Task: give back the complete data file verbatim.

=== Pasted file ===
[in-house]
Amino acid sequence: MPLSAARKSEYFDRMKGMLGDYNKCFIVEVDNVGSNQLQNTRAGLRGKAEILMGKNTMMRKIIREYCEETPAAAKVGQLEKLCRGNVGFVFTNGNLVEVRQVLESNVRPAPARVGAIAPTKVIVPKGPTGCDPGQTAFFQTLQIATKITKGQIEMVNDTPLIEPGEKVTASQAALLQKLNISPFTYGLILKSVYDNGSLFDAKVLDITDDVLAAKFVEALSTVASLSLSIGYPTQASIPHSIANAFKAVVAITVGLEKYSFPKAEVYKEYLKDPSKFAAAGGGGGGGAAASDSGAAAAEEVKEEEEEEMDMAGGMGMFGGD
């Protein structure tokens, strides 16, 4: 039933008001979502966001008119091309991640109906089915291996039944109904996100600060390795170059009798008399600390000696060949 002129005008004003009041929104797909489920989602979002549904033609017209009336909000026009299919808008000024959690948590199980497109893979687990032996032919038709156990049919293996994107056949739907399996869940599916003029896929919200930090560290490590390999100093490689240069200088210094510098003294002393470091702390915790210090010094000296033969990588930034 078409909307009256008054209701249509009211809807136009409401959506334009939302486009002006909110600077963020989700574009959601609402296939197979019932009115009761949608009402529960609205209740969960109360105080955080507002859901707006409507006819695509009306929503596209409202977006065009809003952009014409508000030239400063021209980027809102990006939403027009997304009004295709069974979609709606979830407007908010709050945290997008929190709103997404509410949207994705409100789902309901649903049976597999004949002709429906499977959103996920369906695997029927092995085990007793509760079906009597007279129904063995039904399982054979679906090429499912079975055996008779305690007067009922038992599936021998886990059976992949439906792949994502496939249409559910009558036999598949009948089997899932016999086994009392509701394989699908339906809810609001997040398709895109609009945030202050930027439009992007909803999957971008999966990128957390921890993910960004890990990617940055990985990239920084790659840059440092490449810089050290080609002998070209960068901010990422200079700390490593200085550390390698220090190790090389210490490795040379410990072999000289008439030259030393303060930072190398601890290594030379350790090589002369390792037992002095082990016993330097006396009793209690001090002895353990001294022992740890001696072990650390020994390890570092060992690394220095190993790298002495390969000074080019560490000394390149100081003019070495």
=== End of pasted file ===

[in-house]
Amino acid sequence: MPLSAARKSEYFDRMKGMLGDYNKCFIVEVDNVGSNQLQNTRAGLRGKAEILMGKNTMMRKIIREYCEETPAAAKVGQLEKLCRGNVGFVFTNGNLVEVRQVLESNVRPAPARVGAIAPTKVIVPKGPTGCDPGQTAFFQTLQIATKITKGQIEMVNDTPLIEPGEKVTASQAALLQKLNISPFTYGLILKSVYDNGSLFDAKVLDITDDVLAAKFVEALSTVASLSLSIGYPTQASIPHSIANAFKAVVAITVGLEKYSFPKAEVYKEYLKDPSKFAAAGGGGGGGAAASDSGAAAAEEVKEEEEEEMDMAGGMGMFGGD
């Protein structure tokens, strides 16, 4: 039933008001979502966001008119091309991640109906089915291996039944109904996100600060390795170059009798008399600390000696060949 002129005008004003009041929104797909489920989602979002549904033609017209009336909000026009299919808008000024959690948590199980497109893979687990032996032919038709156990049919293996994107056949739907399996869940599916003029896929919200930090560290490590390999100093490689240069200088210094510098003294002393470091702390915790210090010094000296033969990588930034 078409909307009256008054209701249509009211809807136009409401959506334009939302486009002006909110600077963020989700574009959601609402296939197979019932009115009761949608009402529960609205209740969960109360105080955080507002859901707006409507006819695509009306929503596209409202977006065009809003952009014409508000030239400063021209980027809102990006939403027009997304009004295709069974979609709606979830407007908010709050945290997008929190709103997404509410949207994705409100789902309901649903049976597999004949002709429906499977959103996920369906695997029927092995085990007793509760079906009597007279129904063995039904399982054979679906090429499912079975055996008779305690007067009922038992599936021998886990059976992949439906792949994502496939249409559910009558036999598949009948089997899932016999086994009392509701394989699908339906809810609001997040398709895109609009945030202050930027439009992007909803999957971008999966990128957390921890993910960004890990990617940055990985990239920084790659840059440092490449810089050290080609002998070209960068901010990422200079700390490593200085550390390698220090190790090389210490490795040379410990072999000289008439030259030393303060930072190398601890290594030379350790090589002369390792037992002095082990016993330097006396009793209690001090002895353990001294022992740890001696072990650390020994390890570092060992690394220095190993790298002495390969000074080019560490000394390149100081003019070495």